The post-2015 development agenda offers African states an opportunity to critically address governance and peace and security issues. In order to achieve real progress on development, however, governments will need to ensure that they are measuring and addressing the critical challenges of governance and peace and security in their country. Global and regional indicators and deadlines can inform countries about their progress. However, qualitative assessment tools like the APRM are also indispensable. They can help countries make sense of the data and pinpoint important issues that the data might overlook. The APRM could generate rich information related to Goal 16 that is meaningful for development at the national and regional levels.


The issue is not whether Goal 16 can be measured but how to measure it in a way that encourages improvements in governance and achievement of peace and security for development. There is ample evidence that governance and peace and security are important factors for development in all countries. What remains less clear is what mechanisms for peace and security and what components of governance are important for sustainable development. Goal 16 offers no guidance on this. Instead, it contains language inclined towards a certain ideological model of good governance. Before launching efforts to create indicators, the international community needs to take a step back and develop a better common understanding of the targets under Goal 16 and how responsibilities for these targets are to be differentiated by country and at the global and national levels.

A two-tiered system of measurement, with standardized indicators at the global level and country-specific indicators at the national level, could be an effective means to address the differences in governance approaches between countries. As Sally Engle Merry (2012: S85) rightly states, indicators are a technology of governance. They assist governments with decision-making by translating complex events into clear and standardized information. This is precisely why the right kinds of indicators are important for measuring Goal 16. A two-tiered system of indicators allows for peer learning while giving countries room to approach governance and peace and security in their own way.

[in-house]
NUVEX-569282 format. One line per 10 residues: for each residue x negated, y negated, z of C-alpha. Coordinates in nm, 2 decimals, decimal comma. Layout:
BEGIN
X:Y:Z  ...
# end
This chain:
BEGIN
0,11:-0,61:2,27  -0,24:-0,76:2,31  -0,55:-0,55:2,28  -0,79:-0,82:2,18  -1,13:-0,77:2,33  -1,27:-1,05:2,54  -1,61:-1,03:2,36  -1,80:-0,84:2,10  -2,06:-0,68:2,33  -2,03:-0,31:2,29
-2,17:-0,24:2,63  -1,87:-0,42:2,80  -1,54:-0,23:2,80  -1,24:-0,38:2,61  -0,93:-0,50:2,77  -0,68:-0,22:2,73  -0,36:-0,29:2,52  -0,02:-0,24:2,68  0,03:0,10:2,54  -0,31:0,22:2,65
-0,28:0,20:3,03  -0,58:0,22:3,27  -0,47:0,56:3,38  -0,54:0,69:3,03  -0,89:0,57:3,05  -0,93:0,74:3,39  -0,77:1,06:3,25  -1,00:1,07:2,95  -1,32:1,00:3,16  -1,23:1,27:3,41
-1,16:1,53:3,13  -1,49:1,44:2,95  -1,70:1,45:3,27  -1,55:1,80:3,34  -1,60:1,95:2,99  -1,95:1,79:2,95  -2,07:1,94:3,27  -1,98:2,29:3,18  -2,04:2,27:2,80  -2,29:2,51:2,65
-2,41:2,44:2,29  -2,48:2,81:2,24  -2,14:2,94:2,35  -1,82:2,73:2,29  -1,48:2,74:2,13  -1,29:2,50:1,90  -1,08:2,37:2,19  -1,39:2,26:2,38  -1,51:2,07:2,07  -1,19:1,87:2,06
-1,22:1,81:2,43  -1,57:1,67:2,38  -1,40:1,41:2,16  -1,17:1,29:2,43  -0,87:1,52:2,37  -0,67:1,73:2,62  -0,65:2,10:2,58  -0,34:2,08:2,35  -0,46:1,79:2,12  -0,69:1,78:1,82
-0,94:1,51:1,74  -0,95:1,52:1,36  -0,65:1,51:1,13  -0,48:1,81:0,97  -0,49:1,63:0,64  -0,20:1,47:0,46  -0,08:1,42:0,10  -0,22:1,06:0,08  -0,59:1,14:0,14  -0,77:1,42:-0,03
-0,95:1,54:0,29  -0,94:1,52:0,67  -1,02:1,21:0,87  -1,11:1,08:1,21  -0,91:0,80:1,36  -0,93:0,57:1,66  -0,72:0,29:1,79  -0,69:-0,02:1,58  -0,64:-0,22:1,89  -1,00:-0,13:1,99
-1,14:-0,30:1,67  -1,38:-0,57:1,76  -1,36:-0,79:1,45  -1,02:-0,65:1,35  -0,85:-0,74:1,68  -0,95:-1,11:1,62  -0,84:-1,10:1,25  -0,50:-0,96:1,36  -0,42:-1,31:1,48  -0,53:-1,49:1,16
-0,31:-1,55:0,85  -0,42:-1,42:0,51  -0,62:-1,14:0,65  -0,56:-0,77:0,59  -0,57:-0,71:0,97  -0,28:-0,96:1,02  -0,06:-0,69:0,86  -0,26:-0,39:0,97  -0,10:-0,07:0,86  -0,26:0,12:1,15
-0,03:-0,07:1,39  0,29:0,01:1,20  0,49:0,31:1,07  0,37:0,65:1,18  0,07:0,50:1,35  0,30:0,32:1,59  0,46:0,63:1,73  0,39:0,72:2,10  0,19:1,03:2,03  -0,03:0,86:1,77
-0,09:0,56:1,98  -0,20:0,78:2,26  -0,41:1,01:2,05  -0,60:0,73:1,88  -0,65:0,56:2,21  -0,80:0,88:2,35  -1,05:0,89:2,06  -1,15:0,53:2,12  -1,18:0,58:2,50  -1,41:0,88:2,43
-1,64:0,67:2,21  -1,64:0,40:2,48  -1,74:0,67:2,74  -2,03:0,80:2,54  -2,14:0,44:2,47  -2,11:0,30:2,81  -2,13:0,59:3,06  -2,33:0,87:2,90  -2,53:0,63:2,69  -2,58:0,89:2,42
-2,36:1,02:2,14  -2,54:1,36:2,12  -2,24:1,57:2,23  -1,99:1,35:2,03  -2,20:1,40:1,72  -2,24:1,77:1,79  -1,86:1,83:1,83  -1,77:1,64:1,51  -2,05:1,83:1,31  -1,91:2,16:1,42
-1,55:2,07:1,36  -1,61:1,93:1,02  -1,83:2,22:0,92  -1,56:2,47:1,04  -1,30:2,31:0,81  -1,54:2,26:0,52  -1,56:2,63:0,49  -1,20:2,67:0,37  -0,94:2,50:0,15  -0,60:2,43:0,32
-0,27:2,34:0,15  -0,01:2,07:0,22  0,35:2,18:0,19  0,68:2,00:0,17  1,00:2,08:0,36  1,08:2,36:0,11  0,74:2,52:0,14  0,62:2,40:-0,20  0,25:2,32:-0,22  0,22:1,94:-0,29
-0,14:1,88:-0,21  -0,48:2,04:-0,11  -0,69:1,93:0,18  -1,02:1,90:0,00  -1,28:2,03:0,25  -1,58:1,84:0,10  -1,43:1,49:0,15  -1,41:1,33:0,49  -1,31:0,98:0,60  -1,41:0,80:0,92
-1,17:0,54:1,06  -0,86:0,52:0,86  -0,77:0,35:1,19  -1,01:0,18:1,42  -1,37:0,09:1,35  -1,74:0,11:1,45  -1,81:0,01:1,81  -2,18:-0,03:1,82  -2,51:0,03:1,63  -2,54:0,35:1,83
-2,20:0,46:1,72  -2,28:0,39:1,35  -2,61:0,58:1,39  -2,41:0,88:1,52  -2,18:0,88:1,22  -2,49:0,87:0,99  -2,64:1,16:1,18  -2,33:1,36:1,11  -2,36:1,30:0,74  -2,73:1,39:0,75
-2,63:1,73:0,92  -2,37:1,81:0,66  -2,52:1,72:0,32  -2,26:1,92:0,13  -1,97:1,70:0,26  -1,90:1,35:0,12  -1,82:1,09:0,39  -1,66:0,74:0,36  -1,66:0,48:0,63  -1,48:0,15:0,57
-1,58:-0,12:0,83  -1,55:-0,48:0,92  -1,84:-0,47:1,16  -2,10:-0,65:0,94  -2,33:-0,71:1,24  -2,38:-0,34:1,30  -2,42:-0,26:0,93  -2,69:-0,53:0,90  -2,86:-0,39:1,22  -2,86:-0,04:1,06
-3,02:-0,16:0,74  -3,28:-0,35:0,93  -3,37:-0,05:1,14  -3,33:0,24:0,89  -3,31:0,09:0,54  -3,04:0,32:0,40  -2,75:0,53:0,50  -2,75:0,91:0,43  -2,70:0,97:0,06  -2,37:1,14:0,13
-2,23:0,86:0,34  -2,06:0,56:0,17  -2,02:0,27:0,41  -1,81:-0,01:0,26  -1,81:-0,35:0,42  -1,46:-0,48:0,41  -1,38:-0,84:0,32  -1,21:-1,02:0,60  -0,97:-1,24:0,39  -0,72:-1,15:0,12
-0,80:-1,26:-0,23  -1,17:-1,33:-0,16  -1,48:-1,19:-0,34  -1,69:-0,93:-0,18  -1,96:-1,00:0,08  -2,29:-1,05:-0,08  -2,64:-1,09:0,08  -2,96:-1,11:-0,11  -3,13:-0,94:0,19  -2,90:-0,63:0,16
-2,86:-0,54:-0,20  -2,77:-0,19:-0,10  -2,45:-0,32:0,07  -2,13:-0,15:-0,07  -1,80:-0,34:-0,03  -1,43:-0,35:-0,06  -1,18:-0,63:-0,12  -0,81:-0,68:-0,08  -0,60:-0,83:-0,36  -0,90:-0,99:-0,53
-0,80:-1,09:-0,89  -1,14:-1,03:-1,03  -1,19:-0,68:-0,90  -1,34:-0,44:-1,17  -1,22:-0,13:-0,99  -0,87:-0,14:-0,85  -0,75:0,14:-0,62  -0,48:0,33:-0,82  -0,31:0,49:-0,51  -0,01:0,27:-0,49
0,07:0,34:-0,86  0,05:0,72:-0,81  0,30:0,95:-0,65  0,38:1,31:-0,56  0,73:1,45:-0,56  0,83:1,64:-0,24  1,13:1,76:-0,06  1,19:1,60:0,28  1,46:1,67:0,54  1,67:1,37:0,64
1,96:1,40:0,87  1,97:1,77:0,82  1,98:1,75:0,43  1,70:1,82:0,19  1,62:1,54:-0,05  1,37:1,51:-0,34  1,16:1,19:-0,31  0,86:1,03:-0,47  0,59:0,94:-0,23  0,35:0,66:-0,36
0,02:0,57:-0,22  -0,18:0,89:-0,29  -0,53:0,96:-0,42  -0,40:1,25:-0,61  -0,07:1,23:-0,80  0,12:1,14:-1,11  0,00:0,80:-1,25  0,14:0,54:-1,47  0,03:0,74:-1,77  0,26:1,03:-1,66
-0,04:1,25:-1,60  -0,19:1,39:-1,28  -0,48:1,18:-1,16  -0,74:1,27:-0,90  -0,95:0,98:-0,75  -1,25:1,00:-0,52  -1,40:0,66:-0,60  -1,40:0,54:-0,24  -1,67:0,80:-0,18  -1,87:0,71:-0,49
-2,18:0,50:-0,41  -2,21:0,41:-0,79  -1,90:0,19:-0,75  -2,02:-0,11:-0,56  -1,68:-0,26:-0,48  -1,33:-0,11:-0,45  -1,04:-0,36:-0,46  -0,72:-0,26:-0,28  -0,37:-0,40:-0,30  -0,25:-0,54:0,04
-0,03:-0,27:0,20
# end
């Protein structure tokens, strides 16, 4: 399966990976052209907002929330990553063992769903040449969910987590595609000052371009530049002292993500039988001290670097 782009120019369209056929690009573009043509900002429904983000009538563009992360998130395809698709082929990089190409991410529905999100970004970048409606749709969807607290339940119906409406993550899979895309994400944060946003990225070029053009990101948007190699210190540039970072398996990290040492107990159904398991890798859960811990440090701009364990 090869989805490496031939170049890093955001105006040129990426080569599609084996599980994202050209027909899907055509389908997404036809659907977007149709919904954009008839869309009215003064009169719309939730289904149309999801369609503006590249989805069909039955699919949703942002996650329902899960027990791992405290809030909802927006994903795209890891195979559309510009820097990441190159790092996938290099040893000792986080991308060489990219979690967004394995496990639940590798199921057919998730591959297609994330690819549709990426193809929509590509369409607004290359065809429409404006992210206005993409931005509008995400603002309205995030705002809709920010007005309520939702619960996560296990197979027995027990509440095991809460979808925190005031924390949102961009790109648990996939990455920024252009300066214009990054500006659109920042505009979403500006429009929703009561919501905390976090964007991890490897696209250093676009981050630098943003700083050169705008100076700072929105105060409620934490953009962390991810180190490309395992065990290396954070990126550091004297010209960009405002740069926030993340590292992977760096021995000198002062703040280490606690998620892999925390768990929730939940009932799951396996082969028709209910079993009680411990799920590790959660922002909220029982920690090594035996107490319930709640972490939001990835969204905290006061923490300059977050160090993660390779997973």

Good indicators and data can inform our approaches to the targets under Goal 16, but they cannot fully explain the nature of governance or how to secure peace and security in all cases. Assessing national and global progress on Goal 16 requires a more detailed measurement tool: qualitative assessments. Africa’s proposed indicators for measuring Goal 16 at the national level draws in part from the work of the APRM. The APRM takes a qualitative approach to assessing governance, involving officials and civil society groups to analyze changes in government performance within the context of a particular country. The APRM is important as a complementary tool for measuring governance and peace and security in the SDGs because it can help contextualize indicators and offer insight into complex governance dynamics that cannot be captured by data alone. Qualitative assessments like the APRM also offer an excellent means to track local thinking and innovations in governance and peace and security. Moreover, the APRM process offers a unique knowledge bank that can be drawn on to examine changes in governance and peace and security dynamics over time and across diverse cultural and social systems. This is invaluable information that would be easily missed if measuring Goal 16 were left to the realm of numbers and statistics.


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Adedayo Bolaji-Adio is the Director of Programs and Communications for ARC Development Initiative. She supports efforts to establish and maintain school libraries and provide technical support to teachers. She also manages ARC Development Initiative’s online and off-line communications. In the past, Bolaji-Adio has worked on projects for the World Bank, USAID, the UN, and the American Red Cross.


Bolaji-Adio holds an M.A in International Economics and International Development from the Johns Hopkins School of Advanced International Studies (SAIS) and a B.A in International Relations from Johns Hopkins University